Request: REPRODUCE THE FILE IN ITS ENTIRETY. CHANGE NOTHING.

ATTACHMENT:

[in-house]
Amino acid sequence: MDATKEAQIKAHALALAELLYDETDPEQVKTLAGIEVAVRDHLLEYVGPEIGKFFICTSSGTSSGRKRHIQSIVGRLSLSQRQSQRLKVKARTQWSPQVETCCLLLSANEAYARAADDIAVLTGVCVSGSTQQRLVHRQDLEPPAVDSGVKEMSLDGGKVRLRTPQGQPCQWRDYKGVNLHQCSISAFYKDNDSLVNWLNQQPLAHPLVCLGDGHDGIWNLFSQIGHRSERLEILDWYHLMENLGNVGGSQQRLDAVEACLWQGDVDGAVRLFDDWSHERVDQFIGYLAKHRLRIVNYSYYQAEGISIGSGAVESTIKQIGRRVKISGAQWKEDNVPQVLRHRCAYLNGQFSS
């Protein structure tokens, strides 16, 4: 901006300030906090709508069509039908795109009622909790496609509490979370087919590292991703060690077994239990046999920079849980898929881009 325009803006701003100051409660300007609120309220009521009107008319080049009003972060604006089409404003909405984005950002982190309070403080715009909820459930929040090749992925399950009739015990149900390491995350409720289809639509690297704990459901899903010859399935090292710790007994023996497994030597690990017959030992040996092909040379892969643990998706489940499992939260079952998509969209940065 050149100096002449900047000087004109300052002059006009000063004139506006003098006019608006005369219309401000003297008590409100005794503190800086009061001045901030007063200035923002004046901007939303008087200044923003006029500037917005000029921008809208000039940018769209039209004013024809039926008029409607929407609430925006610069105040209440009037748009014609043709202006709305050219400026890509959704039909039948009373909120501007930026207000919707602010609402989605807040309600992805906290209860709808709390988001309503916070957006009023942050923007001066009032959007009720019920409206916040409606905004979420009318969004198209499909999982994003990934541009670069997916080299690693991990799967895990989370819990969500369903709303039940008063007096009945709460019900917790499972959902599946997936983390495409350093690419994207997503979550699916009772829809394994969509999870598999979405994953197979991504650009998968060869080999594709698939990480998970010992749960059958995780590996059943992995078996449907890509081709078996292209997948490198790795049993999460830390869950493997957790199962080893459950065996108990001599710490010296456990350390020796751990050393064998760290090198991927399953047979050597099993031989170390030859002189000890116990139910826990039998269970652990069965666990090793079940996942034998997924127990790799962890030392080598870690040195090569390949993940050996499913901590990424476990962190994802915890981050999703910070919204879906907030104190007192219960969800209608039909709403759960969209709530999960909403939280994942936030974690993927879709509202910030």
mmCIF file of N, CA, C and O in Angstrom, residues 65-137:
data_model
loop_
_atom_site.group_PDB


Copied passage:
[in-house]
Amino acid sequence: MDATKEAQIKAHALALAELLYDETDPEQVKTLAGIEVAVRDHLLEYVGPEIGKFFICTSSGTSSGRKRHIQSIVGRLSLSQRQSQRLKVKARTQWSPQVETCCLLLSANEAYARAADDIAVLTGVCVSGSTQQRLVHRQDLEPPAVDSGVKEMSLDGGKVRLRTPQGQPCQWRDYKGVNLHQCSISAFYKDNDSLVNWLNQQPLAHPLVCLGDGHDGIWNLFSQIGHRSERLEILDWYHLMENLGNVGGSQQRLDAVEACLWQGDVDGAVRLFDDWSHERVDQFIGYLAKHRLRIVNYSYYQAEGISIGSGAVESTIKQIGRRVKISGAQWKEDNVPQVLRHRCAYLNGQFSS
């Protein structure tokens, strides 16, 4: 901006300030906090709508069509039908795109009622909790496609509490979370087919590292991703060690077994239990046999920079849980898929881009 325009803006701003100051409660300007609120309220009521009107008319080049009003972060604006089409404003909405984005950002982190309070403080715009909820459930929040090749992925399950009739015990149900390491995350409720289809639509690297704990459901899903010859399935090292710790007994023996497994030597690990017959030992040996092909040379892969643990998706489940499992939260079952998509969209940065 050149100096002449900047000087004109300052002059006009000063004139506006003098006019608006005369219309401000003297008590409100005794503190800086009061001045901030007063200035923002004046901007939303008087200044923003006029500037917005000029921008809208000039940018769209039209004013024809039926008029409607929407609430925006610069105040209440009037748009014609043709202006709305050219400026890509959704039909039948009373909120501007930026207000919707602010609402989605807040309600992805906290209860709808709390988001309503916070957006009023942050923007001066009032959007009720019920409206916040409606905004979420009318969004198209499909999982994003990934541009670069997916080299690693991990799967895990989370819990969500369903709303039940008063007096009945709460019900917790499972959902599946997936983390495409350093690419994207997503979550699916009772829809394994969509999870598999979405994953197979991504650009998968060869080999594709698939990480998970010992749960059958995780590996059943992995078996449907890509081709078996292209997948490198790795049993999460830390869950493997957790199962080893459950065996108990001599710490010296456990350390020796751990050393064998760290090198991927399953047979050597099993031989170390030859002189000890116990139910826990039998269970652990069965666990090793079940996942034998997924127990790799962890030392080598870690040195090569390949993940050996499913901590990424476990962190994802915890981050999703910070919204879906907030104190007192219960969800209608039909709403759960969209709530999960909403939280994942936030974690993927879709509202910030």
mmCIF file of N, CA, C and O in Angstrom, residues 65-137:
data_model
loop_
_atom_site.group_PDB